Often the argument is made that "If God exists, there should(/would) be unbelievable (i.e. believable) evidence." Usually, this argument when made, if not proclaimed with an air of authority or provoking sarcasm, is immediately followed with one of the same or both as the maker of the argument asserts that "no such evidence exists."
While the argument for incredulity has been made repeatedly ...,
(I was reminded on my walk this morning) isn't it true that as far as man is able to look in the sky, with all our telescopes and sophisticated equipment, that though we detect stars and galaxies far away, in fact far, far, far away, we cannot see the end, nor even come to suspect we will ever find an end...And it all works and fits together with such intricacy and laws and relationships, etc.... and "no such evidence exists."
When I read about things in the other direction, about the DNA and the components that form it, and our trying to figure out why these things do what they do, and so forth, and then there's the question of what's even smaller and what's at work beyond what we're able to observe and understand today, and the question that's always lying beyond these questions as to why do they do what they do and where do they come from and what causes them to do what they do, and where does it all point back to? Man continues to search, and grow, and understand, and then there's more, and we grow more only to find more, so we continue to search and grow and see, and then there's more and more and more, and then even more... and yet "no evidence exists."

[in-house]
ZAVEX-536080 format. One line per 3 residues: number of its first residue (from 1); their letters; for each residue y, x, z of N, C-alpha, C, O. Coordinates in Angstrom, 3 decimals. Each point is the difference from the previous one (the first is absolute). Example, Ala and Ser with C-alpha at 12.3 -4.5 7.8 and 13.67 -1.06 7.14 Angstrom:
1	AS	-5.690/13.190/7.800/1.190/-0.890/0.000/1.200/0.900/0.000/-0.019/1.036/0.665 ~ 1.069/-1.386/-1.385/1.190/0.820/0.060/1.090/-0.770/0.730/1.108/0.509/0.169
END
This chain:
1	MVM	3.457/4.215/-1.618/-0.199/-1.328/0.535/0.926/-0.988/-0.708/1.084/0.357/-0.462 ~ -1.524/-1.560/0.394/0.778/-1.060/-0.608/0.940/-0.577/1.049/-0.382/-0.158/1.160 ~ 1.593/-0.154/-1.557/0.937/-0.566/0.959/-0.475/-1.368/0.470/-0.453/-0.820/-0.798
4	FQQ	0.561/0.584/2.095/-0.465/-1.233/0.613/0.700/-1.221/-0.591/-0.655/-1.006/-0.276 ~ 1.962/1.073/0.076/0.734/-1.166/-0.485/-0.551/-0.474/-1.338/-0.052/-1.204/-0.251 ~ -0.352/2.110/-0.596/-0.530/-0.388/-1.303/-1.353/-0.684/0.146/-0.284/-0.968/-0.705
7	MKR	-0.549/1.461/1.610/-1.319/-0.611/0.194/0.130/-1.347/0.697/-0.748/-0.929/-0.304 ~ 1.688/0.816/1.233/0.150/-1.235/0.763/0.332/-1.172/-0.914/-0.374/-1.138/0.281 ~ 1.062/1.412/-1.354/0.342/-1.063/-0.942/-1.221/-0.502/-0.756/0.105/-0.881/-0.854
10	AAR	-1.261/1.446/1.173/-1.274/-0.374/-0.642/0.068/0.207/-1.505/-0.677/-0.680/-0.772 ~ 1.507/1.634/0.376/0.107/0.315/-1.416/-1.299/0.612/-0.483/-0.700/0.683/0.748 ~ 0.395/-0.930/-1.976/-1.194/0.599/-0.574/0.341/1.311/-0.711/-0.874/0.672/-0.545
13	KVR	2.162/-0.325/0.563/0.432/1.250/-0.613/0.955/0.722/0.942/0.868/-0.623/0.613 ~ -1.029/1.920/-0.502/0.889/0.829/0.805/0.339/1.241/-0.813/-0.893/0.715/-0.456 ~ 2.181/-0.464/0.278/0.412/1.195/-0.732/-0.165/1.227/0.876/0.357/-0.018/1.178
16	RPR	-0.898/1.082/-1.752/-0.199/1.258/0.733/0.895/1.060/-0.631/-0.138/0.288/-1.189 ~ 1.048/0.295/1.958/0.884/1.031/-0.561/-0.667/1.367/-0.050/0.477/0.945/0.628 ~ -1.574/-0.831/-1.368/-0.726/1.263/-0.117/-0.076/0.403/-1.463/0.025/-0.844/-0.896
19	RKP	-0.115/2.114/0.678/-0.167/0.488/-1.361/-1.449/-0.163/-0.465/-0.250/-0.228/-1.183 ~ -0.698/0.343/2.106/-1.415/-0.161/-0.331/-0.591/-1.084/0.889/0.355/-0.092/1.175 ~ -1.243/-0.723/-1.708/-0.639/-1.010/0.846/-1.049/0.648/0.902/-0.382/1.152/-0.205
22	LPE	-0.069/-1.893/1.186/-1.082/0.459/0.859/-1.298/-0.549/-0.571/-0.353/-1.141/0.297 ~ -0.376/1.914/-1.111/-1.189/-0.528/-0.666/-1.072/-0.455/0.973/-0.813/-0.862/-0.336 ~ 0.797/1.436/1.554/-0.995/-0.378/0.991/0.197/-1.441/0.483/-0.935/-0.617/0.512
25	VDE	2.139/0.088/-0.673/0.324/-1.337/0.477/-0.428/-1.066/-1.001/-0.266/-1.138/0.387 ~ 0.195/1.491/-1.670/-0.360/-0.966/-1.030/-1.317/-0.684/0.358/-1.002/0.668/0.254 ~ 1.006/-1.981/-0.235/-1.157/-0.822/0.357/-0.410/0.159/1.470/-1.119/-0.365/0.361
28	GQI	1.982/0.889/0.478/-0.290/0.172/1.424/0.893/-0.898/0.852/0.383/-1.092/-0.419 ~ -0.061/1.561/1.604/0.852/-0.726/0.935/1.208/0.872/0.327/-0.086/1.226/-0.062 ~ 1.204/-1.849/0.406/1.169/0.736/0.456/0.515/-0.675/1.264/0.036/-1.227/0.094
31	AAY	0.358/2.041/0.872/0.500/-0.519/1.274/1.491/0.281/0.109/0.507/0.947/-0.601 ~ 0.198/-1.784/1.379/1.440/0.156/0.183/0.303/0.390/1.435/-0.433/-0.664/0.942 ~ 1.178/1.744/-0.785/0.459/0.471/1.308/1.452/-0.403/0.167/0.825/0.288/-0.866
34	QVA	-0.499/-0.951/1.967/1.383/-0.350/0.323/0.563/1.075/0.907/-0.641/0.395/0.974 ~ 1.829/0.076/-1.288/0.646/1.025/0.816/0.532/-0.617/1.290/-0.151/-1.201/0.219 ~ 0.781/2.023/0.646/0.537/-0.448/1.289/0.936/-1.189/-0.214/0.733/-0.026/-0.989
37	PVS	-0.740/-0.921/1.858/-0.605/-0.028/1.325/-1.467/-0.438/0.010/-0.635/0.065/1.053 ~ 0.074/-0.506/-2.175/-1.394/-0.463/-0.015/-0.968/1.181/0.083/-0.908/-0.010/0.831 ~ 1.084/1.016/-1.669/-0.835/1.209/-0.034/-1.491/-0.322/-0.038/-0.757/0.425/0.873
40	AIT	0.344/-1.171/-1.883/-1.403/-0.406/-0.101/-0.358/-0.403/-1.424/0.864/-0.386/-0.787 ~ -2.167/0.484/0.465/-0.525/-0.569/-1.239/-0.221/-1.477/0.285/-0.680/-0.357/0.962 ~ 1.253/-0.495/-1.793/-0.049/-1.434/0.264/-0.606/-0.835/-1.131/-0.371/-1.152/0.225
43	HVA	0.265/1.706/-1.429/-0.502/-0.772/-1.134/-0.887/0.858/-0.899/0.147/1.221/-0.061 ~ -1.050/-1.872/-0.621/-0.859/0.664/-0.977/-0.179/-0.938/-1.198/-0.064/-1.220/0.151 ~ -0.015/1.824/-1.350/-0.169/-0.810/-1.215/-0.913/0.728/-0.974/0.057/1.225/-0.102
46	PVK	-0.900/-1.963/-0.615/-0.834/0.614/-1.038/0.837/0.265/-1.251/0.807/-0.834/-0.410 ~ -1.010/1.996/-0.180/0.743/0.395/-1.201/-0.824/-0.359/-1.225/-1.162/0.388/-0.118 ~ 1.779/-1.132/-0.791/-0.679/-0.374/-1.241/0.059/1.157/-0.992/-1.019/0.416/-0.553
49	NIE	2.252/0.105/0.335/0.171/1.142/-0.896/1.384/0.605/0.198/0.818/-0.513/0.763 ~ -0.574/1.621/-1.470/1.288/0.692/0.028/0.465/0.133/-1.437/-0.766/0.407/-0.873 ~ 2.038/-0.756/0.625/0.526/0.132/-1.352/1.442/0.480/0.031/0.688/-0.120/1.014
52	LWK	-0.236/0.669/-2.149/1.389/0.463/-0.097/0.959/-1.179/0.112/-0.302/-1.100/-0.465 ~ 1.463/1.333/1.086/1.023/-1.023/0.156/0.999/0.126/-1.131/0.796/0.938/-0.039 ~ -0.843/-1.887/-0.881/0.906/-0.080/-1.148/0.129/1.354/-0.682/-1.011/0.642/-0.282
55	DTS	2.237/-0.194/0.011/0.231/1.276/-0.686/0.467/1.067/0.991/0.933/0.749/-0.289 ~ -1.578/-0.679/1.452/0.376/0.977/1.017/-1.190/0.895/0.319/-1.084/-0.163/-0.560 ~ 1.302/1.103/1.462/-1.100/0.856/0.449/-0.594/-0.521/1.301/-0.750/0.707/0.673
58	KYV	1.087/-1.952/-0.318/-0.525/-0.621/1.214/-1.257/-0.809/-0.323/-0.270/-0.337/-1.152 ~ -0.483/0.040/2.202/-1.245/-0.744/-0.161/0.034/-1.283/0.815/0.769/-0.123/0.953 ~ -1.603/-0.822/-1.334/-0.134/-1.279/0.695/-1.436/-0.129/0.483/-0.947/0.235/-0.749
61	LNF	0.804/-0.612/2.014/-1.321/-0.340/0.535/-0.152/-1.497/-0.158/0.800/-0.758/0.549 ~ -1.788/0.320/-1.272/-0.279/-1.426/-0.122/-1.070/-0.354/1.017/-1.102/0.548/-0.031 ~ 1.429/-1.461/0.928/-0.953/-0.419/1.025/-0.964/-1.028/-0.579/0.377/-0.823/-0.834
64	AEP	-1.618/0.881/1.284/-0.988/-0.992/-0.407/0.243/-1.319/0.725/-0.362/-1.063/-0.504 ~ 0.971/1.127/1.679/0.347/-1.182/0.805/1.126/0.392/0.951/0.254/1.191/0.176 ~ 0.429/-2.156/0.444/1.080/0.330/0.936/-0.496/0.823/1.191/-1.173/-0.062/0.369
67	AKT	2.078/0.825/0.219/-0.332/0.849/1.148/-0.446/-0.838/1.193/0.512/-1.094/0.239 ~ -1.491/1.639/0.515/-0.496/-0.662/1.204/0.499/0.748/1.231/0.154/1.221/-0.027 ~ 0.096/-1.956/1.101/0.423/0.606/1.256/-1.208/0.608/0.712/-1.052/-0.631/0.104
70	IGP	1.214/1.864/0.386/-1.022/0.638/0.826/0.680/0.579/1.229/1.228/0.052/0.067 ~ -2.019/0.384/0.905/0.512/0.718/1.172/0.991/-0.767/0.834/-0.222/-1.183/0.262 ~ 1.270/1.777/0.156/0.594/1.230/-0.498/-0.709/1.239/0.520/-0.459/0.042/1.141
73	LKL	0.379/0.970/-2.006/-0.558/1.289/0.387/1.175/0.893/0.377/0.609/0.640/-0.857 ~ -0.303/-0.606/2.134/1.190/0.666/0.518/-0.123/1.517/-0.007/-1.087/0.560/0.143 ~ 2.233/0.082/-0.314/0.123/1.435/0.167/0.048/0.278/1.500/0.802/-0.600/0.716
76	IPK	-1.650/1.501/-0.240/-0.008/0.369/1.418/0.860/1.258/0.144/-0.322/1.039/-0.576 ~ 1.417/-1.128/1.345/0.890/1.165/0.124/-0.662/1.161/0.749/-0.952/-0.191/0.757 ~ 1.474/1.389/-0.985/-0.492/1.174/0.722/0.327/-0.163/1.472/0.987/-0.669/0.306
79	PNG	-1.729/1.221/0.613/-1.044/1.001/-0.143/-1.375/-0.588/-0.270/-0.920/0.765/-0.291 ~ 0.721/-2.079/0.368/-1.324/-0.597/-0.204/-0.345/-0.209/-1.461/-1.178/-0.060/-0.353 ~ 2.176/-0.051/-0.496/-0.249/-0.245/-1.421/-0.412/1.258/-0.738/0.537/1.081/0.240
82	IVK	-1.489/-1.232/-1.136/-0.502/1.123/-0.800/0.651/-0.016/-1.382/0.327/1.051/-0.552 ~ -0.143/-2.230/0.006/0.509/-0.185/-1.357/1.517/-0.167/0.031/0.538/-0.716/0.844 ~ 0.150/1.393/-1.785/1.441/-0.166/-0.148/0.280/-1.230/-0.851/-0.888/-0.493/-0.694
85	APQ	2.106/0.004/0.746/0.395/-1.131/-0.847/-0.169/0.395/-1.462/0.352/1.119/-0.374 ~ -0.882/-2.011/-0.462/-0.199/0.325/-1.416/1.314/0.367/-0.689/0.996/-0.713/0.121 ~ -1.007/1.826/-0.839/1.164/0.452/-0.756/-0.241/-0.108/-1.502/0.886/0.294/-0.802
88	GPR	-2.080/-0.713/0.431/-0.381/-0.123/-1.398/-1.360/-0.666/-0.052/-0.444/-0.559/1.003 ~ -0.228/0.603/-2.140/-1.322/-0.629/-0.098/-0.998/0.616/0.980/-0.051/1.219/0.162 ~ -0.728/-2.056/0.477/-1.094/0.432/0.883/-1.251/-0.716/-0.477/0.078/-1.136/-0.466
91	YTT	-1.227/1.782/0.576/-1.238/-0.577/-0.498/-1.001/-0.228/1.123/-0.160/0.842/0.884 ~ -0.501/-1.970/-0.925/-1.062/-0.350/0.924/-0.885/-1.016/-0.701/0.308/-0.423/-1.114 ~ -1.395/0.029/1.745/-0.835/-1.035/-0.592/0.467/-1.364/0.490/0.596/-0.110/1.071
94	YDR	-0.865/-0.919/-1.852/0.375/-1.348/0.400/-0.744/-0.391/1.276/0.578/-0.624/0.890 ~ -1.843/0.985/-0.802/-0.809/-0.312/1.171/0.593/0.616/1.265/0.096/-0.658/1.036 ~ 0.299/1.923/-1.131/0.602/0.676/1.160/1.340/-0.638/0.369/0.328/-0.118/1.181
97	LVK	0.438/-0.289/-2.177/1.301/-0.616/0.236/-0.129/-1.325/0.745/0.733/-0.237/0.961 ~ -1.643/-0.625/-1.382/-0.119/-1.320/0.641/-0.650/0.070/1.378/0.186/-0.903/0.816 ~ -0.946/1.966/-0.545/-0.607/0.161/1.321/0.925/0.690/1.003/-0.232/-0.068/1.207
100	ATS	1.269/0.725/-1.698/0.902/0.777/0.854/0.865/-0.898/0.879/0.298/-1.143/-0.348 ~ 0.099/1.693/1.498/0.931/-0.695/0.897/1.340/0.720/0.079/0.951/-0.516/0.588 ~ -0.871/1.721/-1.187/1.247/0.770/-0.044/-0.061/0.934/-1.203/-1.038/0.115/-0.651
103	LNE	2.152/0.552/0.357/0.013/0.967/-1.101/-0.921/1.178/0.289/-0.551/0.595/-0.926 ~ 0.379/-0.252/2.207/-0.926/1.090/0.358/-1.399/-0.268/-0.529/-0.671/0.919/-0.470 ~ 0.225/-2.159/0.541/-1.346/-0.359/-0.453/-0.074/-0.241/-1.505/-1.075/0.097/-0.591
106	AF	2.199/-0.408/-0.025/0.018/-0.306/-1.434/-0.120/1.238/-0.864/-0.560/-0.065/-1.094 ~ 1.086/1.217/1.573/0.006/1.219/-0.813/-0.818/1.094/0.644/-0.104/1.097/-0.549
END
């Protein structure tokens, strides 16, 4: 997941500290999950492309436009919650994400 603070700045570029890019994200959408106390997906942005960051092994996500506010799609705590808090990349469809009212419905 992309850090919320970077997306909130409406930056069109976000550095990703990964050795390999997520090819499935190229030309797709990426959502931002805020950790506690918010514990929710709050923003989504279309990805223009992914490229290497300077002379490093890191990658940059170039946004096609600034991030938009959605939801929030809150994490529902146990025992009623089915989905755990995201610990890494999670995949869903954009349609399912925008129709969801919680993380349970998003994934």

Certainly, those make a point who suggest that if a God exists who can do all this, then surely he could manifest himself in such a form that we would all yell "eureka, it's true" and all bow down before him. Yet, shouldn't man consider that if this being with such infinite wisdom, power, and authority also possesses infinite holiness, judgment and wrath; then short of his possessing and exerting infinite patience, love and commitment, it would not be to our advantage for him to show his infinite being, justice and rule until such time as his wrath could be appeased and his righteous demands satisfied, even to the end that redemption itself is accomplished, to which revelation which both communicated and interpreted that redemption would prove not only helpful and beneficial but necessary and desirable. It's no small wonder this is exactly the message revealed in the holy Scripture (regardless of what others may proclaim or put their hope in).
It's not always wise, especially when dealing with the realm of existence or intentions, to assume that "just because one could do something but hasn't" suggests (or proves) that one does not exist, or intends to do so at a later point. Sometimes, as is the case with God, it behooves people to ask a few more questions, before claiming superior intellect and incomparable standing on such a matter.
It reminds me of the experience of my son yesterday, who after we stopped at a light adjacent to a graveyard and I made the remark "it looks like someone was buried recently" looked in the direction of the graveyard and kept asking "Where", "Where, Dad?", "Where", to which I responded "there under the fresh mound of dirt with the flowers placed on it." If only he had known what he was looking for, he would not have responded as if "no evidence exists."